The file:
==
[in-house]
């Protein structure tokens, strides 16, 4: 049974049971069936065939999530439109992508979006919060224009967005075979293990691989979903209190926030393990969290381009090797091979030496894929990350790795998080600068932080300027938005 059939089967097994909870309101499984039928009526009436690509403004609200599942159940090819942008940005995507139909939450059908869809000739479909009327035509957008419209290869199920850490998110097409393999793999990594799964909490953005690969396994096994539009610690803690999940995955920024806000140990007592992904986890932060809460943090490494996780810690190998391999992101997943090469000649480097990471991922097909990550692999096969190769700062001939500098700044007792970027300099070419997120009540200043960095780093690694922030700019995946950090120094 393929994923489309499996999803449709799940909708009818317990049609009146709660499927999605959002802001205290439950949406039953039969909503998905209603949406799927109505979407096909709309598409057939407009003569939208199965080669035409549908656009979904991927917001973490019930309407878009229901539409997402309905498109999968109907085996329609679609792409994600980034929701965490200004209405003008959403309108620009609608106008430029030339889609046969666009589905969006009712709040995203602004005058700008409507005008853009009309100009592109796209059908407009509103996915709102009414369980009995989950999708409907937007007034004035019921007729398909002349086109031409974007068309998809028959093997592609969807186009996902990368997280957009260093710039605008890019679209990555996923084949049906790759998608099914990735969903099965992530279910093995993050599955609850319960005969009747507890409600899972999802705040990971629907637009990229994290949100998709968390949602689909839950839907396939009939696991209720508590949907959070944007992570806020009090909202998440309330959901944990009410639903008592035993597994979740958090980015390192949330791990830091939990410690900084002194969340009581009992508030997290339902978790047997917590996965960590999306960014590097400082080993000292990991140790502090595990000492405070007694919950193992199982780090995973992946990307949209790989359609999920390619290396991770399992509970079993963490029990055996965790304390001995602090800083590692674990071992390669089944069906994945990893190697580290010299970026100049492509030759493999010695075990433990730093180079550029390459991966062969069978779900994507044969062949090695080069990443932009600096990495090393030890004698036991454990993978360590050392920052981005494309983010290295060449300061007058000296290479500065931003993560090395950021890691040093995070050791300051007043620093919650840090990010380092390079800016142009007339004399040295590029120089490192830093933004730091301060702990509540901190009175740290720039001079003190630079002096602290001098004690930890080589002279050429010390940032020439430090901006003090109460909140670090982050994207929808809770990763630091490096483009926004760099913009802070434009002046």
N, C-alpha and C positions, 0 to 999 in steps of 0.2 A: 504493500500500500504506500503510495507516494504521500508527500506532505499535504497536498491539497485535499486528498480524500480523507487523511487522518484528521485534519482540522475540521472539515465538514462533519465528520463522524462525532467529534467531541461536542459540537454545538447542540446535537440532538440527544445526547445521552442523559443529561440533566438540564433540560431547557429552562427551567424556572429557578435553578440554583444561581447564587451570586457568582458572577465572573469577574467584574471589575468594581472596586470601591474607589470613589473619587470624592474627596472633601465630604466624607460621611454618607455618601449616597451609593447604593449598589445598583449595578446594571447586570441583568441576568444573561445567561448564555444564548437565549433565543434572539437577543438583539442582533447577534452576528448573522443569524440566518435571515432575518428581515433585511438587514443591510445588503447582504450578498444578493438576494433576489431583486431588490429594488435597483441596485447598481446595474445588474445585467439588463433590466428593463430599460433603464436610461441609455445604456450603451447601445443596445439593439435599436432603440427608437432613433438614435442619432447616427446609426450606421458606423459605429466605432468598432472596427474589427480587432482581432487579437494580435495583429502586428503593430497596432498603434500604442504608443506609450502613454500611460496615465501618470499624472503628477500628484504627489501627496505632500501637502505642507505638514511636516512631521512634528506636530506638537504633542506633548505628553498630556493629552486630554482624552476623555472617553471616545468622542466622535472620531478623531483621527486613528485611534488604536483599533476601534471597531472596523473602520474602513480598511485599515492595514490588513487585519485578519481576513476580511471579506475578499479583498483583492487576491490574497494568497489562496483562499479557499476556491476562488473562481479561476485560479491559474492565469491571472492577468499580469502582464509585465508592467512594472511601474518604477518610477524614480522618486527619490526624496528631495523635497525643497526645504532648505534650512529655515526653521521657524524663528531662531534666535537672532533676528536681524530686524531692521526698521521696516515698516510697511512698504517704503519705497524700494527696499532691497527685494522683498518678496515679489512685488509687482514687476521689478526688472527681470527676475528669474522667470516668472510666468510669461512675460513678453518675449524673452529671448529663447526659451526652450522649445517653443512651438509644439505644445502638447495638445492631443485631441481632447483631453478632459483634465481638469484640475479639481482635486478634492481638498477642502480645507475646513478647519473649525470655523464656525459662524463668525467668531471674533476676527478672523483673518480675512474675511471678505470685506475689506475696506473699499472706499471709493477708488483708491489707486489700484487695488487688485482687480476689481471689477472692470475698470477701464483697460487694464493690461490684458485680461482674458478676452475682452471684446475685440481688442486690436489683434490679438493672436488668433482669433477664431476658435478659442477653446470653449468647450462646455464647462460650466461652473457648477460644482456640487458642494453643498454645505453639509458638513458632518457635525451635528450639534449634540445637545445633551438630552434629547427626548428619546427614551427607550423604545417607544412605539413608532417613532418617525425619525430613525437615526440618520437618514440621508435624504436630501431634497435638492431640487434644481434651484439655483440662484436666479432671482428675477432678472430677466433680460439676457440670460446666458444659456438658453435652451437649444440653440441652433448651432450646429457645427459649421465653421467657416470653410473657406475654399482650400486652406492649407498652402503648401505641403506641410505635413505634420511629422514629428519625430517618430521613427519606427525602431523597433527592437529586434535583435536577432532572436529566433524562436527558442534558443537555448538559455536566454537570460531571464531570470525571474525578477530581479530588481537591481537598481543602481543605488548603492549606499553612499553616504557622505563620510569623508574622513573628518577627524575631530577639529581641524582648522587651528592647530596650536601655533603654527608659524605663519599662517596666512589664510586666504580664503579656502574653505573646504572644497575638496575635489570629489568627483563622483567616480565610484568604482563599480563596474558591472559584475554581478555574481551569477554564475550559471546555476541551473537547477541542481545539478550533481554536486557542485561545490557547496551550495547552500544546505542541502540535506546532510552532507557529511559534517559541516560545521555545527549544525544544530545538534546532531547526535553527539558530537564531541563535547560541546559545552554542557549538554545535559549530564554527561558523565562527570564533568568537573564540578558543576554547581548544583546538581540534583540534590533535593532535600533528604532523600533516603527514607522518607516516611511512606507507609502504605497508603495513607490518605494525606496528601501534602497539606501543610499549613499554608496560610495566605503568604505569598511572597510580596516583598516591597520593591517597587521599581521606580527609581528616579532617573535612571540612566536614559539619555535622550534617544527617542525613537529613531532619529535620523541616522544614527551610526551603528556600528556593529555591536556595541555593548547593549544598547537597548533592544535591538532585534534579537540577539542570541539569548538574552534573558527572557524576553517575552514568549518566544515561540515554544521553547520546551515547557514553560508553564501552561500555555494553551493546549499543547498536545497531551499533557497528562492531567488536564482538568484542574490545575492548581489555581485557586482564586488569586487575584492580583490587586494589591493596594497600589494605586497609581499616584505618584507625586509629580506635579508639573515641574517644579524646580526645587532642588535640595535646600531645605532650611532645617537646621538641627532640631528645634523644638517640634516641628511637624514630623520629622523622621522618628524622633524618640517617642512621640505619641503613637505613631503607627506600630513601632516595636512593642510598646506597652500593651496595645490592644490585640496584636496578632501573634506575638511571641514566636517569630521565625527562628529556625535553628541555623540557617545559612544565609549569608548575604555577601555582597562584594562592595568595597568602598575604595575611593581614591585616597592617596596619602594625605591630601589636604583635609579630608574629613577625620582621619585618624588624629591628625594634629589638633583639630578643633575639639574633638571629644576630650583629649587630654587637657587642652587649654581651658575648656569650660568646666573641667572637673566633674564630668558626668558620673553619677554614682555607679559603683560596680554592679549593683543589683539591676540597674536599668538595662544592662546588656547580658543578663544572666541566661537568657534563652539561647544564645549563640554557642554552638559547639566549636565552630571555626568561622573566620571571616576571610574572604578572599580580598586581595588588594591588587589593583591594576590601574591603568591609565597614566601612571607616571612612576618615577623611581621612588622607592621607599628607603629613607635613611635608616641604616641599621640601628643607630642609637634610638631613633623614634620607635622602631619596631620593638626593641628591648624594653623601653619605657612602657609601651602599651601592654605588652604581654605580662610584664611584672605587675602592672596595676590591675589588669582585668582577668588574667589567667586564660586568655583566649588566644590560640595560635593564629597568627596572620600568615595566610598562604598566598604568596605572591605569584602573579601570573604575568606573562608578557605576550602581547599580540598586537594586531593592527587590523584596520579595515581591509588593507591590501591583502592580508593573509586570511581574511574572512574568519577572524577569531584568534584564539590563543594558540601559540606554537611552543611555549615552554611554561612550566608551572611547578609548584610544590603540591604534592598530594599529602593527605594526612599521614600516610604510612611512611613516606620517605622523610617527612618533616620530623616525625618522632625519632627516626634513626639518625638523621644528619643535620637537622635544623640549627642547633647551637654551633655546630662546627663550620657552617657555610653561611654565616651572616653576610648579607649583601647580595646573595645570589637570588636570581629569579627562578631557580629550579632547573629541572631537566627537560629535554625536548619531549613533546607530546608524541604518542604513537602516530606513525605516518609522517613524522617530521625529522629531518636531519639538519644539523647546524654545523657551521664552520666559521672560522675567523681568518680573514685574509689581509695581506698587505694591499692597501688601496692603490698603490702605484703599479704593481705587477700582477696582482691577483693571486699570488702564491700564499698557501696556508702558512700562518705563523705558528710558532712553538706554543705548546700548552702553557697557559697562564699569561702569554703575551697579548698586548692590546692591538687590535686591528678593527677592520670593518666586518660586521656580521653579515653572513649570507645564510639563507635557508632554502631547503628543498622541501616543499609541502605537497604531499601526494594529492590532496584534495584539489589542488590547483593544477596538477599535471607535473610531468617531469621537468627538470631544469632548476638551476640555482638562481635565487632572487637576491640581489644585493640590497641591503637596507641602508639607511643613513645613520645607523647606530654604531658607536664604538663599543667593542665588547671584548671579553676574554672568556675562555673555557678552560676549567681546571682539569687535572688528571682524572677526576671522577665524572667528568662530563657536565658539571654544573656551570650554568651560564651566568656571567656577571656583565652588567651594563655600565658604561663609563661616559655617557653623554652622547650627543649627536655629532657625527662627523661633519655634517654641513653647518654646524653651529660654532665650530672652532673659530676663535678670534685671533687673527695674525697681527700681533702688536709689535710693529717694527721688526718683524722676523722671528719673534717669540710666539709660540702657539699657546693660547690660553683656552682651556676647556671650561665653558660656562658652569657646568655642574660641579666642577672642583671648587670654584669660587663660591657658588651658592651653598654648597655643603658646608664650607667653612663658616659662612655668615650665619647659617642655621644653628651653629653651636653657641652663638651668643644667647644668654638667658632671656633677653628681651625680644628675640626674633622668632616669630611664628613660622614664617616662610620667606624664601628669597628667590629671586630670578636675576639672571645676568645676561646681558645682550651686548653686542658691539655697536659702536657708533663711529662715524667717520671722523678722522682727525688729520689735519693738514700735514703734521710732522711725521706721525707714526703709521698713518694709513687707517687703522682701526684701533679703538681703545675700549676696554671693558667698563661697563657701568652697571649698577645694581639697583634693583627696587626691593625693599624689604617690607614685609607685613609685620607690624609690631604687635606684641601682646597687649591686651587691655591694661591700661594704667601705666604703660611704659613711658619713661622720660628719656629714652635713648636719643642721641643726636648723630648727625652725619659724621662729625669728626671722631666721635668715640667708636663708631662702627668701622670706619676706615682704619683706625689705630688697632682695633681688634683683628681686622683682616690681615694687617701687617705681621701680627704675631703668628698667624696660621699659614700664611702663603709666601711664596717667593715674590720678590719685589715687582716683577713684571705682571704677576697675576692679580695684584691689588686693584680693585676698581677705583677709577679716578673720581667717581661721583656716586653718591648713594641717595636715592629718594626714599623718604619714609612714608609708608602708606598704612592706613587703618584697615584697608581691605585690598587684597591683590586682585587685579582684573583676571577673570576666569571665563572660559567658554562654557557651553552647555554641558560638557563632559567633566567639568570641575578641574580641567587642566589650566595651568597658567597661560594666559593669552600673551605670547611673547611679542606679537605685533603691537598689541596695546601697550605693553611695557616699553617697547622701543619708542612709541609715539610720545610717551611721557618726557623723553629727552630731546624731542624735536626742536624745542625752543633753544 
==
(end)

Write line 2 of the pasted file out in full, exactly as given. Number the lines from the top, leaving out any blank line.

């Protein structure tokens, strides 16, 4: 049974049971069936065939999530439109992508979006919060224009967005075979293990691989979903209190926030393990969290381009090797091979030496894929990350790795998080600068932080300027938005 059939089967097994909870309101499984039928009526009436690509403004609200599942159940090819942008940005995507139909939450059908869809000739479909009327035509957008419209290869199920850490998110097409393999793999990594799964909490953005690969396994096994539009610690803690999940995955920024806000140990007592992904986890932060809460943090490494996780810690190998391999992101997943090469000649480097990471991922097909990550692999096969190769700062001939500098700044007792970027300099070419997120009540200043960095780093690694922030700019995946950090120094 393929994923489309499996999803449709799940909708009818317990049609009146709660499927999605959002802001205290439950949406039953039969909503998905209603949406799927109505979407096909709309598409057939407009003569939208199965080669035409549908656009979904991927917001973490019930309407878009229901539409997402309905498109999968109907085996329609679609792409994600980034929701965490200004209405003008959403309108620009609608106008430029030339889609046969666009589905969006009712709040995203602004005058700008409507005008853009009309100009592109796209059908407009509103996915709102009414369980009995989950999708409907937007007034004035019921007729398909002349086109031409974007068309998809028959093997592609969807186009996902990368997280957009260093710039605008890019679209990555996923084949049906790759998608099914990735969903099965992530279910093995993050599955609850319960005969009747507890409600899972999802705040990971629907637009990229994290949100998709968390949602689909839950839907396939009939696991209720508590949907959070944007992570806020009090909202998440309330959901944990009410639903008592035993597994979740958090980015390192949330791990830091939990410690900084002194969340009581009992508030997290339902978790047997917590996965960590999306960014590097400082080993000292990991140790502090595990000492405070007694919950193992199982780090995973992946990307949209790989359609999920390619290396991770399992509970079993963490029990055996965790304390001995602090800083590692674990071992390669089944069906994945990893190697580290010299970026100049492509030759493999010695075990433990730093180079550029390459991966062969069978779900994507044969062949090695080069990443932009600096990495090393030890004698036991454990993978360590050392920052981005494309983010290295060449300061007058000296290479500065931003993560090395950021890691040093995070050791300051007043620093919650840090990010380092390079800016142009007339004399040295590029120089490192830093933004730091301060702990509540901190009175740290720039001079003190630079002096602290001098004690930890080589002279050429010390940032020439430090901006003090109460909140670090982050994207929808809770990763630091490096483009926004760099913009802070434009002046």